Author + information
- Mustafa Aparci1,
- Murat Yalcin2,
- Zafer Isilak2,
- Zekeriya Arslan3,
- Cengiz Ozturk4,
- Ugur Bozlar5 and
- Ejder Kardesoglu2
Myocardial bridging is a congenital abnormality of coronary arteries which may cause anatomically constriction of coronary lumen. Thus it may hemodynamically disturb and restrict the coronary flow at diastole when the myocardial oxygen demand extremely increased. So it may underlie in the etiology of left ventricular (LV) dysfunction such as left ventricular dilatation or systolic dysfunction. In the previous, young subjects with left ventricular dilatation had been diagnosed and followed as non-ischemic dilated cardiomyopathy. However myocardial bridging on coronary artery may be one of the causative factors in the etiology of LV dysfunction in young subjects. We retrospectively evaluated the findings on echocardiography and multisliced computerized tomography (MSCT) coronary angiography and the lesion properties in young subjects who presented with LV dysfunction.
Medical recordings of young patients with the diagnosis of dilated cardiomyopathy were retrospectively evaluated.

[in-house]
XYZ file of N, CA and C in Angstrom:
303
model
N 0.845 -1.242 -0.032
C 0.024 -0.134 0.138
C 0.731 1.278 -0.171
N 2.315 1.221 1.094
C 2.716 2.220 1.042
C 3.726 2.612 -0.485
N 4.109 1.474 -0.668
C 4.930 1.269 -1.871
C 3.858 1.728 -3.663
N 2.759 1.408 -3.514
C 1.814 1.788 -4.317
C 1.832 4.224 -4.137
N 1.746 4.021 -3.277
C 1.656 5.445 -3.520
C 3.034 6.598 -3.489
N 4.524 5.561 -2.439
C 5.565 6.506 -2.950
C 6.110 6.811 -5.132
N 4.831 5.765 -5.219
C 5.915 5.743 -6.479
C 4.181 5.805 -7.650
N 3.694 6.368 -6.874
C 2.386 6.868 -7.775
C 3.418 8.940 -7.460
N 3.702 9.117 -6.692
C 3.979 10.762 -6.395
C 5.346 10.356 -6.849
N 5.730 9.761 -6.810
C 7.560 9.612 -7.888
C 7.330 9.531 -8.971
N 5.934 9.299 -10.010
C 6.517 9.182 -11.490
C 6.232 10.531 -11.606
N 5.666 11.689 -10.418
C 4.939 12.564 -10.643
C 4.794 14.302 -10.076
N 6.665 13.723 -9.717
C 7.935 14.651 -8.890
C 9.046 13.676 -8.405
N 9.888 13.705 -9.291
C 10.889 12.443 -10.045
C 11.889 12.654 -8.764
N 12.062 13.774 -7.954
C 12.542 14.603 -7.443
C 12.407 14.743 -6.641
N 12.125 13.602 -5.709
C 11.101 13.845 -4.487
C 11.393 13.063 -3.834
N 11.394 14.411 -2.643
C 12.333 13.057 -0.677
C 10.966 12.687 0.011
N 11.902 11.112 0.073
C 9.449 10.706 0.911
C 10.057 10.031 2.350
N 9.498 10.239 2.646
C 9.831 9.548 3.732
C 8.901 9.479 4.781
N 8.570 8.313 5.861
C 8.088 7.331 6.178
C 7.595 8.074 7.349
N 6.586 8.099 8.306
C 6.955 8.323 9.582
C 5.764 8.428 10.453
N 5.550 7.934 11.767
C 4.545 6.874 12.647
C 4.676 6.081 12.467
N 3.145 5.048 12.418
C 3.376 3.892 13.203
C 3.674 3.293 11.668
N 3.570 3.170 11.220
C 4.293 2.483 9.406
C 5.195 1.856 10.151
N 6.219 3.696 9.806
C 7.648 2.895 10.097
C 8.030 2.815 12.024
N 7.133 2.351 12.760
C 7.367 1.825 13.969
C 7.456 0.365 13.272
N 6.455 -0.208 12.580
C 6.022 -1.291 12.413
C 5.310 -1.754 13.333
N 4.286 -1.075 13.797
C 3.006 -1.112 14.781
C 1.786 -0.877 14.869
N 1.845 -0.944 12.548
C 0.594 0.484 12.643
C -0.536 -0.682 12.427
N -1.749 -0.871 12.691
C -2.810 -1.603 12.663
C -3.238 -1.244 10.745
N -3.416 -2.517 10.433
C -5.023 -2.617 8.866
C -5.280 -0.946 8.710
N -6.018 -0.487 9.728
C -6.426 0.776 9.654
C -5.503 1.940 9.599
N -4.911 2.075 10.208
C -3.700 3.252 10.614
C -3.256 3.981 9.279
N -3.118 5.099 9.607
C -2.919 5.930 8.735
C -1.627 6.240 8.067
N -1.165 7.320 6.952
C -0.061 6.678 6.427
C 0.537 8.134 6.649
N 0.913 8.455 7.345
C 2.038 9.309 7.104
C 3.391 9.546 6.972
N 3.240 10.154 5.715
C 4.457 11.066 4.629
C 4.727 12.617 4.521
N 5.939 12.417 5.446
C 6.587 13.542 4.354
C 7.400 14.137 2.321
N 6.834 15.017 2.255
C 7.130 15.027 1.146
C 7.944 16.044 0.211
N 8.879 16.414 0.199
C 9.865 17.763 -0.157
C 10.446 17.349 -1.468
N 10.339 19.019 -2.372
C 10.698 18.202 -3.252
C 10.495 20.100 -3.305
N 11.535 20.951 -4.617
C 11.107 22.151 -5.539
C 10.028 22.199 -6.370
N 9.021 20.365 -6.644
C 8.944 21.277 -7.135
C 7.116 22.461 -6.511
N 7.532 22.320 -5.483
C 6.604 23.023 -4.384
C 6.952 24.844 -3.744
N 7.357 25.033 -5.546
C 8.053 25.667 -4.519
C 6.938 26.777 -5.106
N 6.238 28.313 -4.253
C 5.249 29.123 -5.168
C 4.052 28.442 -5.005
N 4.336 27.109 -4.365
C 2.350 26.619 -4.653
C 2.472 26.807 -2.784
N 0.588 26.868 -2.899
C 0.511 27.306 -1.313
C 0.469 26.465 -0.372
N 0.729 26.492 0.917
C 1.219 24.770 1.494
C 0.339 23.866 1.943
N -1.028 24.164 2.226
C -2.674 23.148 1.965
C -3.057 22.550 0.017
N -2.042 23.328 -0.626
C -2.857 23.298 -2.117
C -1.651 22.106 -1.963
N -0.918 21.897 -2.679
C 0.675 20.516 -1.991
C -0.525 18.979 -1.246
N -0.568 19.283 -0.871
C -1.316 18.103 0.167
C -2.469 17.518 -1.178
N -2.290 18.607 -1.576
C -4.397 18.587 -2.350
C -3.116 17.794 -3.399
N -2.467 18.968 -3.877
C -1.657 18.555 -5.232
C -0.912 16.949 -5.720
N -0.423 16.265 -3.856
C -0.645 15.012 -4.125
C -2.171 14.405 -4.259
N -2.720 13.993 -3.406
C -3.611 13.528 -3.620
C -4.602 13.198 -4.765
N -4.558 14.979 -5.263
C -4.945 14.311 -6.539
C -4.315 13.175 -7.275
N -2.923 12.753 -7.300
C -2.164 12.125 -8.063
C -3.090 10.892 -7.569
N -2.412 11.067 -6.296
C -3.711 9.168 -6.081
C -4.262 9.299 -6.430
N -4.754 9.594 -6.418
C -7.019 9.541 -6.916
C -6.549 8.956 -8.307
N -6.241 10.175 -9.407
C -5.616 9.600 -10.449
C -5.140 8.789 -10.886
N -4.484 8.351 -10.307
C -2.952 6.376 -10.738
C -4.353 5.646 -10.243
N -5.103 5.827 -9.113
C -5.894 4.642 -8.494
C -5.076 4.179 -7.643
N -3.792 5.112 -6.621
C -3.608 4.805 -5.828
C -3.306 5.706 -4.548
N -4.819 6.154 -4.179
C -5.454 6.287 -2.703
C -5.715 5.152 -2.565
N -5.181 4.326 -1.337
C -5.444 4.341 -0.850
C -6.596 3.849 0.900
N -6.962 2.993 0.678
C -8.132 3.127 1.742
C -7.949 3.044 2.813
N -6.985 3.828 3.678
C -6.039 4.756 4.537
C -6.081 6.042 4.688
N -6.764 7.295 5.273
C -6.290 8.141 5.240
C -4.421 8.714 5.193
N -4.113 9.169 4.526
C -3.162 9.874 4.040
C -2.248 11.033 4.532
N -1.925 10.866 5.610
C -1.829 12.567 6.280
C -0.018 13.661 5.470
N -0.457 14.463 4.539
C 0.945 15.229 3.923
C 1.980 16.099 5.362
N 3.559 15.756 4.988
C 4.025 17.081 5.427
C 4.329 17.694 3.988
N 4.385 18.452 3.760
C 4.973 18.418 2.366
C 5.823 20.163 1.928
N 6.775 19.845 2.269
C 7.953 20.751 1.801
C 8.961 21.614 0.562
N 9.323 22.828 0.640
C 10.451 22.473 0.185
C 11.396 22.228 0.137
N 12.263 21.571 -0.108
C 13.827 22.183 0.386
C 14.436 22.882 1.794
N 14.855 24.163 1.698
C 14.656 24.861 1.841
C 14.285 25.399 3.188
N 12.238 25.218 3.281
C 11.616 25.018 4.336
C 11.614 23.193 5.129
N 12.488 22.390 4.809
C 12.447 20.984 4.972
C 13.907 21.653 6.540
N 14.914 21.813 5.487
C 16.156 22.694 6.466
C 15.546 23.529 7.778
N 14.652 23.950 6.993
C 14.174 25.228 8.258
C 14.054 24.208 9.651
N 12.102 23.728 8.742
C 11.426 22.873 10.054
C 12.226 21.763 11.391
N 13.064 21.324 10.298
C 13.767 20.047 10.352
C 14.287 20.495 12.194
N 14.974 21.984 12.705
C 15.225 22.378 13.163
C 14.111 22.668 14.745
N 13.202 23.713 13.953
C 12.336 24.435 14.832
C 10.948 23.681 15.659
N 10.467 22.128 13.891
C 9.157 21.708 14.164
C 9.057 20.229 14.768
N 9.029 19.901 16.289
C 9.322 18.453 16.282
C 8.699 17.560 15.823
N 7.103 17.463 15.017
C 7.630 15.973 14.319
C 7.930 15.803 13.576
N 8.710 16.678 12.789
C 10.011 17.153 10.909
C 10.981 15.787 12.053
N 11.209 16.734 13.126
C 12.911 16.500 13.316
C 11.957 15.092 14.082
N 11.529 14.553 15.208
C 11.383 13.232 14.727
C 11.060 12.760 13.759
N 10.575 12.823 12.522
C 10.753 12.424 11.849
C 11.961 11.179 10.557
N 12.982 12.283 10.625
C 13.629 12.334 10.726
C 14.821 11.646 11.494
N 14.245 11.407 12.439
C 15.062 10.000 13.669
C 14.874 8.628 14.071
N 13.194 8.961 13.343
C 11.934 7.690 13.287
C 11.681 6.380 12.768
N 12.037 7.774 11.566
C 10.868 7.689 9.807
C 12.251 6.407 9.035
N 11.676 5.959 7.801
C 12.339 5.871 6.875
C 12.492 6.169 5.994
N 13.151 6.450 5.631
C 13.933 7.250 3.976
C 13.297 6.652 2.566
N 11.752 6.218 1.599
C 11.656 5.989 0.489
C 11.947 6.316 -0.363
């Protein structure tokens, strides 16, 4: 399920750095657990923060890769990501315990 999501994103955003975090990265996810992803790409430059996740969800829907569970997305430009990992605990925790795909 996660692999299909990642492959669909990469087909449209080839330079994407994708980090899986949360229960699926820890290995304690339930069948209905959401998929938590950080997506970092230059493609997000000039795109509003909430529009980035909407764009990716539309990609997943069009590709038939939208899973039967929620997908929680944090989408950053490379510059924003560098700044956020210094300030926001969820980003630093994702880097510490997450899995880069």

Young subjects with LV dysfunction were grouped according to results of MSCT Angiography such as normal (n=10, age 22.1±0.73, ranging 20,3-23.6 years old) and myocardial bridging (n=12, age 26.3±1.01, CI 24,1-28,5 years old). Both group had similarly increased left ventricular dimensions and reduced ejection fractions (Table 1). Young ones with LV dysfunction and normal coronary arteries presented mainly with dyspnea whereas those with myocardial bridging presented with angina or dyspnea on effort. Presence of wall motion abnormality of echocardiography in both of the groups was similar. LAD artery (n=11) was the mostly coexisting artery with presence of Intermediate, Cx and right coronary arteries (3, 4, and 1, respectively). Myocardial bridging was mainly located in the middle segment of the coronary arteries. Mild and moderately compression on coronary arteries were similar in rates.
Myocardial bridging on coronary arteries was not uncommon in the etiology of LV dysfunction in young subjects. So LV dysfunction in young ones should not be attributed to an idiopathic origin and may be referred to further imaging tests such as MSCT Angiography but not interventional coronary imaging. Since myocardial bridging may be highly overlooked in classical coronary angiography. Additionally myocardial bridging on coronary arteries detected on MSCT Angiography should strictly be sought, reported and also identified with its length, compression and luminal narrowing. Those subjects should be followed with the restriction from extremely strenuous exercise rather than mildly regular exercise. Beta blocking drugs may be the best options of therapy in order to reduce the myocardial oxygen demand and work load. Myocardial bridging may not be innocent due to its potential to induce ischemia and LV dysfunction especially in young subjects.